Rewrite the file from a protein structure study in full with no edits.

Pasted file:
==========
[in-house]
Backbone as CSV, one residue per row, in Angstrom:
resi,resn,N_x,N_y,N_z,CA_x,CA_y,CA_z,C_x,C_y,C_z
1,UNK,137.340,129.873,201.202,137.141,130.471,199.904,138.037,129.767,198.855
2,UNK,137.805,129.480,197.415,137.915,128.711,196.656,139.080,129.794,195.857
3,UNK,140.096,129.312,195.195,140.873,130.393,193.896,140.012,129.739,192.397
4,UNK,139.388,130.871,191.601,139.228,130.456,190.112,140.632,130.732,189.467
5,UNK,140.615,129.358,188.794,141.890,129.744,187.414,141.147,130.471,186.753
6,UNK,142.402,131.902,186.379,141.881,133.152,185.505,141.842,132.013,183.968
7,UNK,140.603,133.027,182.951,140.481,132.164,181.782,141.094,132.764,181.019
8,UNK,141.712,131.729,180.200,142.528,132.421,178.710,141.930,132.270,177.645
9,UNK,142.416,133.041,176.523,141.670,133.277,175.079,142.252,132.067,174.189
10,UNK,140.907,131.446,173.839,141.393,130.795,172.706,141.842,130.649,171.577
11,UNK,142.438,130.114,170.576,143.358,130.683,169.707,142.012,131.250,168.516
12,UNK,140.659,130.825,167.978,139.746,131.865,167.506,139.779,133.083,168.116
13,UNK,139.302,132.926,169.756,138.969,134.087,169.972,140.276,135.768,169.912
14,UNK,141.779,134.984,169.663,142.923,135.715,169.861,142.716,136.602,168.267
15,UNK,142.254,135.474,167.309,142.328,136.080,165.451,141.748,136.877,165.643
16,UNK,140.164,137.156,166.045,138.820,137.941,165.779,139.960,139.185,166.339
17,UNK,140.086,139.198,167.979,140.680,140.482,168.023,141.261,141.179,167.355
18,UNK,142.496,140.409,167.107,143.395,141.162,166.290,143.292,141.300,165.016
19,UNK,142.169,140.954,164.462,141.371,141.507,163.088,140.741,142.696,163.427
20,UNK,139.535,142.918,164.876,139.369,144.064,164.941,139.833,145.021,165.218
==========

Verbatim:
[in-house]
Backbone as CSV, one residue per row, in Angstrom:
resi,resn,N_x,N_y,N_z,CA_x,CA_y,CA_z,C_x,C_y,C_z
1,UNK,137.340,129.873,201.202,137.141,130.471,199.904,138.037,129.767,198.855
2,UNK,137.805,129.480,197.415,137.915,128.711,196.656,139.080,129.794,195.857
3,UNK,140.096,129.312,195.195,140.873,130.393,193.896,140.012,129.739,192.397
4,UNK,139.388,130.871,191.601,139.228,130.456,190.112,140.632,130.732,189.467
5,UNK,140.615,129.358,188.794,141.890,129.744,187.414,141.147,130.471,186.753
6,UNK,142.402,131.902,186.379,141.881,133.152,185.505,141.842,132.013,183.968
7,UNK,140.603,133.027,182.951,140.481,132.164,181.782,141.094,132.764,181.019
8,UNK,141.712,131.729,180.200,142.528,132.421,178.710,141.930,132.270,177.645
9,UNK,142.416,133.041,176.523,141.670,133.277,175.079,142.252,132.067,174.189
10,UNK,140.907,131.446,173.839,141.393,130.795,172.706,141.842,130.649,171.577
11,UNK,142.438,130.114,170.576,143.358,130.683,169.707,142.012,131.250,168.516
12,UNK,140.659,130.825,167.978,139.746,131.865,167.506,139.779,133.083,168.116
13,UNK,139.302,132.926,169.756,138.969,134.087,169.972,140.276,135.768,169.912
14,UNK,141.779,134.984,169.663,142.923,135.715,169.861,142.716,136.602,168.267
15,UNK,142.254,135.474,167.309,142.328,136.080,165.451,141.748,136.877,165.643
16,UNK,140.164,137.156,166.045,138.820,137.941,165.779,139.960,139.185,166.339
17,UNK,140.086,139.198,167.979,140.680,140.482,168.023,141.261,141.179,167.355
18,UNK,142.496,140.409,167.107,143.395,141.162,166.290,143.292,141.300,165.016
19,UNK,142.169,140.954,164.462,141.371,141.507,163.088,140.741,142.696,163.427
20,UNK,139.535,142.918,164.876,139.369,144.064,164.941,139.833,145.021,165.218